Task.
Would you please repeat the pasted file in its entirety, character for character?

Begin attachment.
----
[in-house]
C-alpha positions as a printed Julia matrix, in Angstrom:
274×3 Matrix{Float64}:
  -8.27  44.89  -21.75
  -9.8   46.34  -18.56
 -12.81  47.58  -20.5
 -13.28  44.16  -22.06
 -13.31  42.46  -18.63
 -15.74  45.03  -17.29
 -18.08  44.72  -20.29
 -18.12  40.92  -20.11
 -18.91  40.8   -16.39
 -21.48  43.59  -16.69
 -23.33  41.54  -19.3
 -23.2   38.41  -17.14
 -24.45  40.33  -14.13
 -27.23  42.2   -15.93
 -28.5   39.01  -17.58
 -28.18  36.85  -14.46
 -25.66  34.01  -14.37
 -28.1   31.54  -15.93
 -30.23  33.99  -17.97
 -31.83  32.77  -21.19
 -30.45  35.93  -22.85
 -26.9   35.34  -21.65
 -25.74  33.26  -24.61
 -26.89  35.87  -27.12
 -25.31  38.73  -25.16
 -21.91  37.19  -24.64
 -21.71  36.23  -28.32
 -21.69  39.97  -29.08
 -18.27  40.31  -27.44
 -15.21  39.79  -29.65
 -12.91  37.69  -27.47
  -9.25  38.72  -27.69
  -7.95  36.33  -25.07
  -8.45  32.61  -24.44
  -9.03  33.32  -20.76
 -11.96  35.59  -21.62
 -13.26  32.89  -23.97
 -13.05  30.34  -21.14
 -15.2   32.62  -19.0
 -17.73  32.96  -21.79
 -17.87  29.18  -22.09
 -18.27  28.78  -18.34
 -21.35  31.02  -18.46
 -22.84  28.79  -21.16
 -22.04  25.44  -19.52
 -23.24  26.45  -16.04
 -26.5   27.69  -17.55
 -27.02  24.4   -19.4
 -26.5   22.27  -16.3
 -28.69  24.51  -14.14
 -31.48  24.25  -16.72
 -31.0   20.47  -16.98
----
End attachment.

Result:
[in-house]
C-alpha positions as a printed Julia matrix, in Angstrom:
274×3 Matrix{Float64}:
  -8.27  44.89  -21.75
  -9.8   46.34  -18.56
 -12.81  47.58  -20.5
 -13.28  44.16  -22.06
 -13.31  42.46  -18.63
 -15.74  45.03  -17.29
 -18.08  44.72  -20.29
 -18.12  40.92  -20.11
 -18.91  40.8   -16.39
 -21.48  43.59  -16.69
 -23.33  41.54  -19.3
 -23.2   38.41  -17.14
 -24.45  40.33  -14.13
 -27.23  42.2   -15.93
 -28.5   39.01  -17.58
 -28.18  36.85  -14.46
 -25.66  34.01  -14.37
 -28.1   31.54  -15.93
 -30.23  33.99  -17.97
 -31.83  32.77  -21.19
 -30.45  35.93  -22.85
 -26.9   35.34  -21.65
 -25.74  33.26  -24.61
 -26.89  35.87  -27.12
 -25.31  38.73  -25.16
 -21.91  37.19  -24.64
 -21.71  36.23  -28.32
 -21.69  39.97  -29.08
 -18.27  40.31  -27.44
 -15.21  39.79  -29.65
 -12.91  37.69  -27.47
  -9.25  38.72  -27.69
  -7.95  36.33  -25.07
  -8.45  32.61  -24.44
  -9.03  33.32  -20.76
 -11.96  35.59  -21.62
 -13.26  32.89  -23.97
 -13.05  30.34  -21.14
 -15.2   32.62  -19.0
 -17.73  32.96  -21.79
 -17.87  29.18  -22.09
 -18.27  28.78  -18.34
 -21.35  31.02  -18.46
 -22.84  28.79  -21.16
 -22.04  25.44  -19.52
 -23.24  26.45  -16.04
 -26.5   27.69  -17.55
 -27.02  24.4   -19.4
 -26.5   22.27  -16.3
 -28.69  24.51  -14.14
 -31.48  24.25  -16.72
 -31.0   20.47  -16.98